|"The wrong kind of Madness"|
by Jim Kelly on 25/02/09
So far as I can tell from Kenneth Tynan's diaries and collected reviews he never saw a performance of King Lear he actually enjoyed. Even Olivier at the apotheosis of his fame lacked 'intrinsic majesty' when he played the lead in 1946. Tynan's lack of enjoyment in watching King Lear, and indeed most of Shakespeare's plays (as opposed to the pleasure he took in reading them), can probably be understood by most contemporary theatregoers. Nobody today watches the Shakespearean blockbusters without a fairly developed preconception of how each should be performed. And what you end up seeing never measures up.
For directors and actors, the audiences' focus on their performances (rather than the plot) offers the potential for both disproportionate adulation and equally unwarranted opprobrium. Treading the line between new interpretations and fulfilling the audience's expectations is notoriously tough and the result is that many productions seem more like auditions than realised interpretations of the texts. The boldest interpretations often run alongside the safest performances. Should you mortally offend a critic's vision of the Bard, you can attract some serious animus, as this production did when it opened in Liverpool last November.
Reviewers of the first performance have already written at length about Rupert Goold's uneven and muddled direction. Much of what was considered especially egregious (for example the use of Margaret Thatcher's Assisi speech to open the play) has now been jettisoned - which is not to say that all the problems have been fixed. This production remains an incredibly inventive effort, with many flashes of brilliance - an unforgettably gruesome blinding scene, for instance, or Goneril's invented pregnancy and childbirth, which both complicates the succession plot and distinguishes her forcefully from Regan (an extravagantly lascivious performance by Charlotte Randle, like many of the cast she wavers uncomfortably between strident and overblown). I'm also fond of the St George's crosses daubed onto the faces' of Lear's train, a smart 'hyperreal' expression of allegiance that masks their underlying bad faith.
Even so there are still too many different ideas, and though they often work on their own terms, as a whole the play seems incoherent. Thus we have professional soldiers and paramilitary terrorists jostling for stage-time, only for Edgar and Edmund to duel to the death with plastic swords. (I have no idea why: suggestions welcome.) Meanwhile the setting, vague to the point of incoherence, incorporates several scenes inside a potting shed, which works well for a single joke involving a flowerpot, but otherwise seems flippant. Equally pointless are the occasional uses of microphones, videos and other paraphernalia dropped in without explanation and rarely revisited. Lear wears a dress for much of the second half of the play without any forewarning gesture in the first half. Edmund wins laughs during his death speech when he really shouldn't. Worst is the amount of crotch and box fondling which plunges to its nadir when Gloucester begs to kiss Lear's hand after a spot of regal onanism.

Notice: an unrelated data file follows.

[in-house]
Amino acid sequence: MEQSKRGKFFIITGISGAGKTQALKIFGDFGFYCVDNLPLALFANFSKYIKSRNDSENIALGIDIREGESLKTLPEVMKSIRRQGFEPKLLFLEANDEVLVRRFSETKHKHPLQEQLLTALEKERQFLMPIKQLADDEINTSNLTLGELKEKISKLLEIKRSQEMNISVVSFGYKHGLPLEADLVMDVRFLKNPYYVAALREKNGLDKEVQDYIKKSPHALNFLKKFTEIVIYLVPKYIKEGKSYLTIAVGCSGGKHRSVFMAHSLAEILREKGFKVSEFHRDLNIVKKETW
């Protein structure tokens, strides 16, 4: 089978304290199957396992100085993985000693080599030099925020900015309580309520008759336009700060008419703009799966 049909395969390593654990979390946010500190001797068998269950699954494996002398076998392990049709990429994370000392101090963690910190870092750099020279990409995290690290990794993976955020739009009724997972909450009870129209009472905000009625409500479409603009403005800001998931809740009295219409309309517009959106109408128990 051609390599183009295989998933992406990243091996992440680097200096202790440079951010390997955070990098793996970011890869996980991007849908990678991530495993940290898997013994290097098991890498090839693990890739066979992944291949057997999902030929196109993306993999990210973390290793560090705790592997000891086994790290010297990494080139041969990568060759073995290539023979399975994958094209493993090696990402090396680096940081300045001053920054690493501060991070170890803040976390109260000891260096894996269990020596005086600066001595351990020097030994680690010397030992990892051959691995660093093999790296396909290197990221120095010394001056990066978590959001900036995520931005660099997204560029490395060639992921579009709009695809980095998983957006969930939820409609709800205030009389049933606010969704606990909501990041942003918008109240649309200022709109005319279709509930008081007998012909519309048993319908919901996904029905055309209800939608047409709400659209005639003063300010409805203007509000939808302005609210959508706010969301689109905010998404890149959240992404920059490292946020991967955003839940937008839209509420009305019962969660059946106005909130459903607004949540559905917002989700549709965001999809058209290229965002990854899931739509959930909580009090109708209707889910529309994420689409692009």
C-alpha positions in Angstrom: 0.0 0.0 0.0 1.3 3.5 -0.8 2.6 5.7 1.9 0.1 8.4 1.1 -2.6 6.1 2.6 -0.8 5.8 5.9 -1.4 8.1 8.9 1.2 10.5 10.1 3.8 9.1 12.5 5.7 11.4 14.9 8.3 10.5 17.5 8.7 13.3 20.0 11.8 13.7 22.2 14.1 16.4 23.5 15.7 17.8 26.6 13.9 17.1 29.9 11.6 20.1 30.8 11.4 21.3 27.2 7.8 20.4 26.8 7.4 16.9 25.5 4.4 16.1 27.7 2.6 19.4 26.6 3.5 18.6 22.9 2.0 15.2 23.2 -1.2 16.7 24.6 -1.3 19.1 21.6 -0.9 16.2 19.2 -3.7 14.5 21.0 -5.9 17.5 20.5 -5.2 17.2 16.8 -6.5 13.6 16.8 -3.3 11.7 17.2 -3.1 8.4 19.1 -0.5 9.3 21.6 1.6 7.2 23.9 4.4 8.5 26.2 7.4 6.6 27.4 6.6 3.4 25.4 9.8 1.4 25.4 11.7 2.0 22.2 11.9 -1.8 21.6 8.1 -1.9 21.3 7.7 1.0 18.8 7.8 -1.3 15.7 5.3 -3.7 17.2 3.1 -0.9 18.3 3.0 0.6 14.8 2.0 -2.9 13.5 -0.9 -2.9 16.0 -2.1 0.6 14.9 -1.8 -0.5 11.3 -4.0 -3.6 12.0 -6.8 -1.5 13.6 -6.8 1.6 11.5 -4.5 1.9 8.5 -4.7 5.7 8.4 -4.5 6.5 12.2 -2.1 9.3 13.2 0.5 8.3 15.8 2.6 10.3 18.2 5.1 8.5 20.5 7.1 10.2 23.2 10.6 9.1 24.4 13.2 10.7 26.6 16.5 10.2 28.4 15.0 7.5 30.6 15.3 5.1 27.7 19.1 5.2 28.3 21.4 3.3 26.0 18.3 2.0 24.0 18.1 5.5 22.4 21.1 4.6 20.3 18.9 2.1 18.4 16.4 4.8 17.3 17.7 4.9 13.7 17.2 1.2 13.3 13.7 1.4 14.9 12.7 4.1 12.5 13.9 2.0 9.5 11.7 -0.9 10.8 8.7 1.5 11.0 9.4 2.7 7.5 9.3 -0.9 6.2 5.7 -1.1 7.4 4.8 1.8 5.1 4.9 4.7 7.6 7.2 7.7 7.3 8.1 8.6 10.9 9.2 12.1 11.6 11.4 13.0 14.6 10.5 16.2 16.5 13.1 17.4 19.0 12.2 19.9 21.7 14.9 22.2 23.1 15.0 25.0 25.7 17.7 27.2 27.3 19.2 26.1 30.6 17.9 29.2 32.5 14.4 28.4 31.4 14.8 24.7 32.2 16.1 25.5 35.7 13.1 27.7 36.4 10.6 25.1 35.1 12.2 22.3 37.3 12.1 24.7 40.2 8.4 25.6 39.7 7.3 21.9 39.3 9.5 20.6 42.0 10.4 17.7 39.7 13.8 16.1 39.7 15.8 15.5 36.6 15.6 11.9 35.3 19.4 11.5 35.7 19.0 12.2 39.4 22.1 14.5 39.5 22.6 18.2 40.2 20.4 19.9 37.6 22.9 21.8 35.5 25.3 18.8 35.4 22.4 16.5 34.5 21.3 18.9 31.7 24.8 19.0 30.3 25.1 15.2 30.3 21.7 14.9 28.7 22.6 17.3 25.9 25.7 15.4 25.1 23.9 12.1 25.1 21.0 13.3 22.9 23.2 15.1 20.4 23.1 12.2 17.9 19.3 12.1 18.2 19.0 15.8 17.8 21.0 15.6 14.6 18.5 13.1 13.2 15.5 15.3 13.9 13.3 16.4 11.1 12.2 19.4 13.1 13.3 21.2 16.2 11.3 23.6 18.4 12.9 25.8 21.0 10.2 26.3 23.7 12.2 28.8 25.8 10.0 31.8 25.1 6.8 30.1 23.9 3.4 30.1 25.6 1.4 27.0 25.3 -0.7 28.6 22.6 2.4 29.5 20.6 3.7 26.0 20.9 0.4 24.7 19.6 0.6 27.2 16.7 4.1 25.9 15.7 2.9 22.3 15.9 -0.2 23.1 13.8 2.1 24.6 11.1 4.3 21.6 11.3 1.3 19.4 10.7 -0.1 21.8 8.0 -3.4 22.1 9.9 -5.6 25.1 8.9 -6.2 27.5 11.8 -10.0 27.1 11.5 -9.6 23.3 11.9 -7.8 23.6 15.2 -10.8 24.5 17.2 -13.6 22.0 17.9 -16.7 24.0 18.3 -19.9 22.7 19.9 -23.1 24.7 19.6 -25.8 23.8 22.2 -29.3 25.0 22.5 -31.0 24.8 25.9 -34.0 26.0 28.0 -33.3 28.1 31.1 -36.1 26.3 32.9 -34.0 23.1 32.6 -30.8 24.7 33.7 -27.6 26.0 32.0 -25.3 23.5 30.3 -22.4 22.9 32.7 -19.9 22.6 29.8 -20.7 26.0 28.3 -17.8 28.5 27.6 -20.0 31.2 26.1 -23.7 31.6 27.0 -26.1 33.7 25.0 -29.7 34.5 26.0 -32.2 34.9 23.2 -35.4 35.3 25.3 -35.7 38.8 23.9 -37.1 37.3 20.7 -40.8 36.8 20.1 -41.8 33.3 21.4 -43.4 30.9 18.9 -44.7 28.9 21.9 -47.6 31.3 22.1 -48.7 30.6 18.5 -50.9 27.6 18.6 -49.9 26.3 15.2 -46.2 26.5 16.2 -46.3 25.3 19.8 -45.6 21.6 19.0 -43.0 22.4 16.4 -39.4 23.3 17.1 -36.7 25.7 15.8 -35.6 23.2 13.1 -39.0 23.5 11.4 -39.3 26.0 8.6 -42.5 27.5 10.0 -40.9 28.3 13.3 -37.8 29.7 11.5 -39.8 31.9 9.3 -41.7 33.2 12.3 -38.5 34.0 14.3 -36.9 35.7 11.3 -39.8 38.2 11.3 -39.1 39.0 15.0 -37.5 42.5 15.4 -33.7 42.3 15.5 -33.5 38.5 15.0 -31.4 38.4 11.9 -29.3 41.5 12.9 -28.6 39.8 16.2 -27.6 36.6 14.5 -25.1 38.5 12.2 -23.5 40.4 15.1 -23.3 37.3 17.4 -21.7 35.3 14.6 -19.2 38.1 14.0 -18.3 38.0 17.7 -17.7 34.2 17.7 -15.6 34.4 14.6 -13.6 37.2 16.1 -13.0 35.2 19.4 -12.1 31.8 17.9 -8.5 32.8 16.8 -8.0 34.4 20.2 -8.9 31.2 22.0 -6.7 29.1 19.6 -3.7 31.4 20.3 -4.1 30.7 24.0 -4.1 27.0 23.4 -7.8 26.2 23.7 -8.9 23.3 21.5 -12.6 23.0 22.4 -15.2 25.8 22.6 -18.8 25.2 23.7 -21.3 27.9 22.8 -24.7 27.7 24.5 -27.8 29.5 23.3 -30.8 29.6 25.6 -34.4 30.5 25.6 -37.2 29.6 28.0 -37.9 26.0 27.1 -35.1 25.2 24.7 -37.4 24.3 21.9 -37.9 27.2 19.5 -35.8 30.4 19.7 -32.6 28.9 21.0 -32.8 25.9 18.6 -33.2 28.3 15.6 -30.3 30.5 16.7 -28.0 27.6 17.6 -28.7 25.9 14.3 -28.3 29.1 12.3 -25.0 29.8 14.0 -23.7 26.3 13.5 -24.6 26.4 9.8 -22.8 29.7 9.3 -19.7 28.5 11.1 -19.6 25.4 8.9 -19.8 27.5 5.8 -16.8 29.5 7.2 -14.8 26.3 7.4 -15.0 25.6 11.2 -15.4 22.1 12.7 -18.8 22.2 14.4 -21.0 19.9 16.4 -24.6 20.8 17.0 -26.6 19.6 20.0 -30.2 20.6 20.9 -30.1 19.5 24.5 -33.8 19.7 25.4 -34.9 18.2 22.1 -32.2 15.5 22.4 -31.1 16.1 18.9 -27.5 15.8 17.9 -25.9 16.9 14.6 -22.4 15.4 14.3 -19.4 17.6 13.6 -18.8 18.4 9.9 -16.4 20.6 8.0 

At the centre of all this Postlewaite's Lear wanders blearily, the entelechy of his disintegration evident from the moment he shuffles onto stage. I doubt Lear has ever been performed in quite this way, almost droopily, with the sense of his authority disappearing into abeyance within the first few lines. Confused, distracted, scarcely aware of his situation, even Lear's anger is pathetic, collapsing in on itself like that of a drunk arguing with a one-armed bandit.
All of which has the curious effect of rendering the rest of the cast players in the fugue of Lear's obliterated mind; they scheme, they fight, they lust but their performances seem to carry no weight. Neither Forbes Masson's Fool nor Nigel Cooke's Kent can stay angry; Jonjo O'Neill's Edmund loses his impertinent edge with nothing to rebel against. And Lear never recovers, he never wins any overdue self-knowledge. Instead the King almost playfully uses Cordelia's limp hands to point at his former subjects. Like much of the rest of the production it's a clever, disorientating touch but ultimately one that distances the audience, asking them to cogitate when they should be invited to feel.
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